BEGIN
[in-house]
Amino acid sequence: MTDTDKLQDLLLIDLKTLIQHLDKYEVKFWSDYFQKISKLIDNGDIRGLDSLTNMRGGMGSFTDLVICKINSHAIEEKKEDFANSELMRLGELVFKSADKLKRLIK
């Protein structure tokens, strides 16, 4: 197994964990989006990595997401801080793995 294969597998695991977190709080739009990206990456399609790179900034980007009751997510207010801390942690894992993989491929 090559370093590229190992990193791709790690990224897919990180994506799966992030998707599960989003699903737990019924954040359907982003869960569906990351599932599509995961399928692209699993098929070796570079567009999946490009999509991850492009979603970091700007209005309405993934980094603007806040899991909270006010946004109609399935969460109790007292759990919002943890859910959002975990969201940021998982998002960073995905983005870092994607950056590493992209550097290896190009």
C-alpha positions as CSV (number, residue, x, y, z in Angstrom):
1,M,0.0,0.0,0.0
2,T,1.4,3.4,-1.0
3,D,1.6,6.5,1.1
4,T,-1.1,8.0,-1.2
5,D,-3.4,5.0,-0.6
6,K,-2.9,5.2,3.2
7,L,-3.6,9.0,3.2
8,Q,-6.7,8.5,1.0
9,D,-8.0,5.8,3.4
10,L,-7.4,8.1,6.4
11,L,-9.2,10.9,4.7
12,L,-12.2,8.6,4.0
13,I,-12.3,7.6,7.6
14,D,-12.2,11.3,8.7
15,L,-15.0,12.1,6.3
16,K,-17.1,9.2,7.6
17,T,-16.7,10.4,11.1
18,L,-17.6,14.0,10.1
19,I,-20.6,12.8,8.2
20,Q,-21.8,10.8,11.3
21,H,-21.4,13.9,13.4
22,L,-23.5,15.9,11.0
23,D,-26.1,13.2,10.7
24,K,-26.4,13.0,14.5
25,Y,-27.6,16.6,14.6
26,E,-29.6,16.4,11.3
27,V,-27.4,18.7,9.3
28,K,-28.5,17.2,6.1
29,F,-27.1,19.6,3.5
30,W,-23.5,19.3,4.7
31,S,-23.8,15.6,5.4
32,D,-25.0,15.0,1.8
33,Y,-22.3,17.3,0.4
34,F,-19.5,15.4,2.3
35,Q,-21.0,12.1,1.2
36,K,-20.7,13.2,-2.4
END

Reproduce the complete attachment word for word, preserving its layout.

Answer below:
[in-house]
Amino acid sequence: MTDTDKLQDLLLIDLKTLIQHLDKYEVKFWSDYFQKISKLIDNGDIRGLDSLTNMRGGMGSFTDLVICKINSHAIEEKKEDFANSELMRLGELVFKSADKLKRLIK
């Protein structure tokens, strides 16, 4: 197994964990989006990595997401801080793995 294969597998695991977190709080739009990206990456399609790179900034980007009751997510207010801390942690894992993989491929 090559370093590229190992990193791709790690990224897919990180994506799966992030998707599960989003699903737990019924954040359907982003869960569906990351599932599509995961399928692209699993098929070796570079567009999946490009999509991850492009979603970091700007209005309405993934980094603007806040899991909270006010946004109609399935969460109790007292759990919002943890859910959002975990969201940021998982998002960073995905983005870092994607950056590493992209550097290896190009």
C-alpha positions as CSV (number, residue, x, y, z in Angstrom):
1,M,0.0,0.0,0.0
2,T,1.4,3.4,-1.0
3,D,1.6,6.5,1.1
4,T,-1.1,8.0,-1.2
5,D,-3.4,5.0,-0.6
6,K,-2.9,5.2,3.2
7,L,-3.6,9.0,3.2
8,Q,-6.7,8.5,1.0
9,D,-8.0,5.8,3.4
10,L,-7.4,8.1,6.4
11,L,-9.2,10.9,4.7
12,L,-12.2,8.6,4.0
13,I,-12.3,7.6,7.6
14,D,-12.2,11.3,8.7
15,L,-15.0,12.1,6.3
16,K,-17.1,9.2,7.6
17,T,-16.7,10.4,11.1
18,L,-17.6,14.0,10.1
19,I,-20.6,12.8,8.2
20,Q,-21.8,10.8,11.3
21,H,-21.4,13.9,13.4
22,L,-23.5,15.9,11.0
23,D,-26.1,13.2,10.7
24,K,-26.4,13.0,14.5
25,Y,-27.6,16.6,14.6
26,E,-29.6,16.4,11.3
27,V,-27.4,18.7,9.3
28,K,-28.5,17.2,6.1
29,F,-27.1,19.6,3.5
30,W,-23.5,19.3,4.7
31,S,-23.8,15.6,5.4
32,D,-25.0,15.0,1.8
33,Y,-22.3,17.3,0.4
34,F,-19.5,15.4,2.3
35,Q,-21.0,12.1,1.2
36,K,-20.7,13.2,-2.4